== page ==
Morality of Free Markets

By Walter E.Williams

December 11, 2019 5 min read

Dr. Richard Ebeling, professor of economics at The Citadel, The Military College of South Carolina, and my longtime friend and colleague, has written an important article, "Business Ethics and Morality of the Marketplace," appearing in the American Institute for Economic Research. Its importance and timeliness is enhanced by so many of America's youth, led by academic hacks, having fallen prey to the siren song of socialism.

In a key section of his article, Ebeling lays out what he calls the ethical principles of free markets. He says: "The hallmark of a truly free market is that all associations and relationships are based on voluntary agreement and mutual consent. Another way of saying this is that in the free market society, people are morally and legally viewed as sovereign individuals possessing rights to their life, liberty, and honestly acquired property, who may not be coerced into any transaction that they do not consider being to their personal betterment and advantage."

Ebeling says that the rules of a free market are simple and easy to understand: "You don't kill, you don't steal, and you don't cheat through fraud or misrepresentation. You can only improve your own position by improving the circumstances of others. Your talents, abilities, and efforts must all be focused on one thing: what will others take in trade from you for the revenues you want to earn as the source of your own income and profits?"

For many people, profit has become a dirty word and as such has generated slogans such as "people before profits." Many believe the pursuit of profits is the source of mankind's troubles. However, it's often the absence of profit motivation that's the true villain. For example, contrast the number of complaints heard about profit-oriented establishments such as computer stores, supermarkets and clothing stores to the complaints that one hears about nonprofit establishments such as the U.S. Post Office, the public education system and departments of motor vehicles. Computer stores, supermarkets and clothing stores face competition and must satisfy customers to earn profits and stay in business. Postal workers, public teachers and department of motor vehicles employees depend on politicians and coercion to get their pay. They stay in business whether customers are satisfied with their services or not.

In a free market society, income is neither taken nor distributed. Income is earned by serving one's fellow man. Say I mow your lawn. When I'm finished, you pay me $50. Then, I go to my grocer and demand, "Give me two pounds of sirloin and a six-pack of beer that my fellow man produced." In effect, the grocer asks: "Williams, what did you do to deserve a claim on what your fellow man produced?" I say, "I served him." The grocer says, "Prove it." That's when I pull out the $50. We might think of dollars as "certificates of performance," proof of serving our fellow man.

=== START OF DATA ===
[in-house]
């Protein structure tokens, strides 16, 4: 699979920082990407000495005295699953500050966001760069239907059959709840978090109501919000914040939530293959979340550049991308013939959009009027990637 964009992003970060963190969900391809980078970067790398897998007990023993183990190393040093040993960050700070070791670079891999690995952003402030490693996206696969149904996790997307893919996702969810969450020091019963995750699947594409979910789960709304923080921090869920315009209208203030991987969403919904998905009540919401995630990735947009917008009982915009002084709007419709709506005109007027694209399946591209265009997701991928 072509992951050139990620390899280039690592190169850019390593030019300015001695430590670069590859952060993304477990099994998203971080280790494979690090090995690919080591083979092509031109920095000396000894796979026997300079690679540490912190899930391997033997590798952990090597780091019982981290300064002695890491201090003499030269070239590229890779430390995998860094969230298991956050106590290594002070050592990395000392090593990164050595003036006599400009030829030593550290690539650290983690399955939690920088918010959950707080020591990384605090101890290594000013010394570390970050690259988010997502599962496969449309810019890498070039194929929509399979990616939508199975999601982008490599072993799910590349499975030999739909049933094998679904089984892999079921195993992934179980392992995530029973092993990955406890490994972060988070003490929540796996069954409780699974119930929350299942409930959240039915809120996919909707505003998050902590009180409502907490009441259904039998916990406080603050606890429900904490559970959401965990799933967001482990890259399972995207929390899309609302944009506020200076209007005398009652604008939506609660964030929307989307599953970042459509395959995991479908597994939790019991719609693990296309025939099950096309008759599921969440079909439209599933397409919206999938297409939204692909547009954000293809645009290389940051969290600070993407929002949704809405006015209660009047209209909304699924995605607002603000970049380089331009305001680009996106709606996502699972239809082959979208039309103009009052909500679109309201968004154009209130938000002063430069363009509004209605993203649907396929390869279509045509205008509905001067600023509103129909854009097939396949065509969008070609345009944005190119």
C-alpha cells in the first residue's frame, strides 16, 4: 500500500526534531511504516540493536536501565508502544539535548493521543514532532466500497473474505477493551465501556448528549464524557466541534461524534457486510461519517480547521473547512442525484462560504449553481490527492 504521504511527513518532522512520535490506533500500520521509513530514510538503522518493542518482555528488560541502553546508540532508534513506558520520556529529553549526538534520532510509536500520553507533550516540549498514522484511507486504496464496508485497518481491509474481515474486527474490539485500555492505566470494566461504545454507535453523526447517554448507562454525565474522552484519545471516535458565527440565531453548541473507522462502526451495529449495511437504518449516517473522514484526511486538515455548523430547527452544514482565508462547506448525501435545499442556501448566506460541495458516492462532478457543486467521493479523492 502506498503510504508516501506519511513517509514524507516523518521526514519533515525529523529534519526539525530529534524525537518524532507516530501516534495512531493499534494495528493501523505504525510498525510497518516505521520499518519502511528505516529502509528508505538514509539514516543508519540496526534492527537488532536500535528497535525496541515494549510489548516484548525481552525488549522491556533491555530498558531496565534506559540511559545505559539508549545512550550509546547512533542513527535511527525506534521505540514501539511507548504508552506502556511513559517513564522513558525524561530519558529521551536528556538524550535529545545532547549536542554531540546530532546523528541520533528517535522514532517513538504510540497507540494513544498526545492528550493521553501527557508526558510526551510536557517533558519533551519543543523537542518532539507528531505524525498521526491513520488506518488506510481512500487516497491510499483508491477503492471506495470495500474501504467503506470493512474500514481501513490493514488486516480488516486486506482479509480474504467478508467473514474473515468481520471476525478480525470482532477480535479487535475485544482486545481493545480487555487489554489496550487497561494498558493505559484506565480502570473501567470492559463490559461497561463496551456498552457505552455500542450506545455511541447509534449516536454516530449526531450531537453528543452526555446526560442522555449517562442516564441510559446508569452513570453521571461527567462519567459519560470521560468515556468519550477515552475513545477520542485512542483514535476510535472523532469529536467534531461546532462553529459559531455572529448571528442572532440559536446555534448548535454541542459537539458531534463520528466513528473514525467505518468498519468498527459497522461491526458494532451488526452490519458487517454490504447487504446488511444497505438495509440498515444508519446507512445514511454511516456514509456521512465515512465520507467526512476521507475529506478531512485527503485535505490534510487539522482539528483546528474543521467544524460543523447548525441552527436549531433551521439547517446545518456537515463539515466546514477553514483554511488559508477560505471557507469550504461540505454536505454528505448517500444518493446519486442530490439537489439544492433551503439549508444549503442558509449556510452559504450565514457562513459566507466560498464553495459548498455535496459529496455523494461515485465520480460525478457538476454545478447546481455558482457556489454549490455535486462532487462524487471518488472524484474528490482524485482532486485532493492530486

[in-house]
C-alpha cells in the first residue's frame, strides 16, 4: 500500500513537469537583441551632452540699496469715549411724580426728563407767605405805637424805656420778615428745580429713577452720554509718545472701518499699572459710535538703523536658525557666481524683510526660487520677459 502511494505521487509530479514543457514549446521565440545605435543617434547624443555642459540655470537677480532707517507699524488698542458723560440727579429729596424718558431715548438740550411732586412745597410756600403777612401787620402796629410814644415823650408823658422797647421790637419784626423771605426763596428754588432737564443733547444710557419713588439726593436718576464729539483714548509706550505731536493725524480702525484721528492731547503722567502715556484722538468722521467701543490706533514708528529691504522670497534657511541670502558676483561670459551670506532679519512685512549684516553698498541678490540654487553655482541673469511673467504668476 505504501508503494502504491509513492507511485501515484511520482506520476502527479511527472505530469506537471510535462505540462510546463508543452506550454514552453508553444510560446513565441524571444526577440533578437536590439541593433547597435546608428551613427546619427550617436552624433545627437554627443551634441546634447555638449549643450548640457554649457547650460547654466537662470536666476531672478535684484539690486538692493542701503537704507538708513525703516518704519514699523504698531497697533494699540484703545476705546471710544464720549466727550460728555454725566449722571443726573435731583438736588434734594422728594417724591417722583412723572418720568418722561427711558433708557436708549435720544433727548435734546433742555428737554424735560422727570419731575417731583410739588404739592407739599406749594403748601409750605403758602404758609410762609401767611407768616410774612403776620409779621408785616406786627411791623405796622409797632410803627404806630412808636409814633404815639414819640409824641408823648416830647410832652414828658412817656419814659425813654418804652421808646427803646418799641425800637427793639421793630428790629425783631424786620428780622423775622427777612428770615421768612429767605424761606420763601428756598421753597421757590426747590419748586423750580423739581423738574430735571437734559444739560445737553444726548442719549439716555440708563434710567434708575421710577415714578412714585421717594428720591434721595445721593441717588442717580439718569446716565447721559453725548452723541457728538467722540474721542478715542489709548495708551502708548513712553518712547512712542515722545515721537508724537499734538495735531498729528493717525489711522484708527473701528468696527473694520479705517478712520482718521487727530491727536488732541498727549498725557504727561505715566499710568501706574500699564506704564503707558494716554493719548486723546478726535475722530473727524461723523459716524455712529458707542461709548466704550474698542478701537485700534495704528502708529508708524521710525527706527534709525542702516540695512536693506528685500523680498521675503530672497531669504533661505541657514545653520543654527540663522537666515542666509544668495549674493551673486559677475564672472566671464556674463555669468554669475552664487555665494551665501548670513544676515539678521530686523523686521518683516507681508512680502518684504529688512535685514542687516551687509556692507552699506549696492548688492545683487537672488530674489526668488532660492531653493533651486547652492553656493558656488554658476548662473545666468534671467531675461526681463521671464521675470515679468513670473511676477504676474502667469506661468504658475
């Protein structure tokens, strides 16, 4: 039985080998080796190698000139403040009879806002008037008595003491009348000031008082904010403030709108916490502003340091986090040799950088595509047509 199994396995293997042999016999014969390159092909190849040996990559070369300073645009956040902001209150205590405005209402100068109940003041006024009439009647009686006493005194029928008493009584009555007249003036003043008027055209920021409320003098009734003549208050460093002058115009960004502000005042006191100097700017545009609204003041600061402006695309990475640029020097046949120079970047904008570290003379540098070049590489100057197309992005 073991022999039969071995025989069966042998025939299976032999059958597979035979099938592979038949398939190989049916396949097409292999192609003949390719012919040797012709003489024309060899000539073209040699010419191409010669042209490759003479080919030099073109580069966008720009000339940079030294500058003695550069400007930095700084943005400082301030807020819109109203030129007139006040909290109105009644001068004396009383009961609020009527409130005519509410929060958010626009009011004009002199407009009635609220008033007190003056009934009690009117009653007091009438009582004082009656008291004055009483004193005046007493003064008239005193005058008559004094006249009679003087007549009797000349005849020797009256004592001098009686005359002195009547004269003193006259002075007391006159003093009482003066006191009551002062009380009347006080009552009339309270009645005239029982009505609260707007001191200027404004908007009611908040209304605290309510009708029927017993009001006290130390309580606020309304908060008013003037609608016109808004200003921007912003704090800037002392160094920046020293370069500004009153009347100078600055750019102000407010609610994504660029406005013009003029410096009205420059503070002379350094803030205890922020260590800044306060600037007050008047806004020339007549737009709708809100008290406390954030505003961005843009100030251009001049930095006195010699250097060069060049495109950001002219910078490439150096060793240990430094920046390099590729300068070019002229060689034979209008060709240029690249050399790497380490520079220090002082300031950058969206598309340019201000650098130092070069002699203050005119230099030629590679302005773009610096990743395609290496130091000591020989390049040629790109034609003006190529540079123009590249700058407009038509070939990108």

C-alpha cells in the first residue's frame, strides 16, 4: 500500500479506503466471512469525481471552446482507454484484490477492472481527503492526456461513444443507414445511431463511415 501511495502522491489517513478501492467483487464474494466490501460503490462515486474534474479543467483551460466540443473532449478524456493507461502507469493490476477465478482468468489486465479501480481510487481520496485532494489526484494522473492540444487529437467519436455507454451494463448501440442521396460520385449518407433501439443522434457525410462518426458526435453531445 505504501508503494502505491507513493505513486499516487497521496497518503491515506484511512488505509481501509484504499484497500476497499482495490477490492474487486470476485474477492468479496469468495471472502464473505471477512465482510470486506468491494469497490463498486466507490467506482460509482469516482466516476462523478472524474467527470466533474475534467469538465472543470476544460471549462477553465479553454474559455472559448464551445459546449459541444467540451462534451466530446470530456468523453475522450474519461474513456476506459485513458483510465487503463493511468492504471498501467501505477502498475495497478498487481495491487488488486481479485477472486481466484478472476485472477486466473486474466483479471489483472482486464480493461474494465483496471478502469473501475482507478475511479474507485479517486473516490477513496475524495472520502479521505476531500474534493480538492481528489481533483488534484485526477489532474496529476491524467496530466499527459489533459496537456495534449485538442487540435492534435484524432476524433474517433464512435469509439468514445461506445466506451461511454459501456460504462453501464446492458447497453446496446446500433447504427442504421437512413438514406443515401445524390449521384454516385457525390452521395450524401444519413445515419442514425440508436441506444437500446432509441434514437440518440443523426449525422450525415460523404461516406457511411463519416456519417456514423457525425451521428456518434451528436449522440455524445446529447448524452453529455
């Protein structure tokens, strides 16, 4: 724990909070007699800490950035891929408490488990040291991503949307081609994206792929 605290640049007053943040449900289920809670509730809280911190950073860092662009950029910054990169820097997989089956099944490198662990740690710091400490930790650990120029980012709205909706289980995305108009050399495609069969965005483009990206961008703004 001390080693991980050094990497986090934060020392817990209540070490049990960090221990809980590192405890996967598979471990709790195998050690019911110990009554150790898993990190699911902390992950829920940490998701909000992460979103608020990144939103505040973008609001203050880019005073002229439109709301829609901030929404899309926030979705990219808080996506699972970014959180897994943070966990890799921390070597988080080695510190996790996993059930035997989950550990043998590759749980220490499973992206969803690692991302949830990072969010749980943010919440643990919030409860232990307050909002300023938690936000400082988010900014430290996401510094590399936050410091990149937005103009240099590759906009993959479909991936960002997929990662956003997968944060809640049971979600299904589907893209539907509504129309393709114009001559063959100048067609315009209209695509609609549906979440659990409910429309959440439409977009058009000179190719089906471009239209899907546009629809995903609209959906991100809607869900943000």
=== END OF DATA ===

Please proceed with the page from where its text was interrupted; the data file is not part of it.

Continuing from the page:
Free markets are morally superior to other economic systems. To have a claim on what my fellow man produces, I'm forced to serve him. Contrast that requirement to government handouts, where a politician says to me: "You don't have to get out in that hot sun to mow your fellow man's lawn. Vote for me and I'll take what your fellow man produces and give it to you."

Ebeling says that those deserving condemnation are those who use government coercion to gain at the expense of others. There are thousands of such examples: government subsidies at taxpayers' expense, paying farmers not to grow crops or guaranteeing them a minimum price paid for through tax dollars and higher prices for consumers, regulations that limit entry into various professions and occupations, regulations that limit consumer choice, and corporate handouts and bailouts.

In a word or so, our protest should not be against capitalism. People should protest crony capitalism, where people use the political arena to buy government favors. If millennials and others want to wage war against government favors and crony capitalism, I'm with them 100%. But I'm all too afraid that anti-capitalists just want their share of the government loot.

Walter E. Williams is a professor of economics at George Mason University. To find out more about Walter E. Williams and read features by other Creators Syndicate writers and cartoonists, visit the Creators Syndicate webpage at www.creators.com.

Photo credit: kc0uvb at Pixabay

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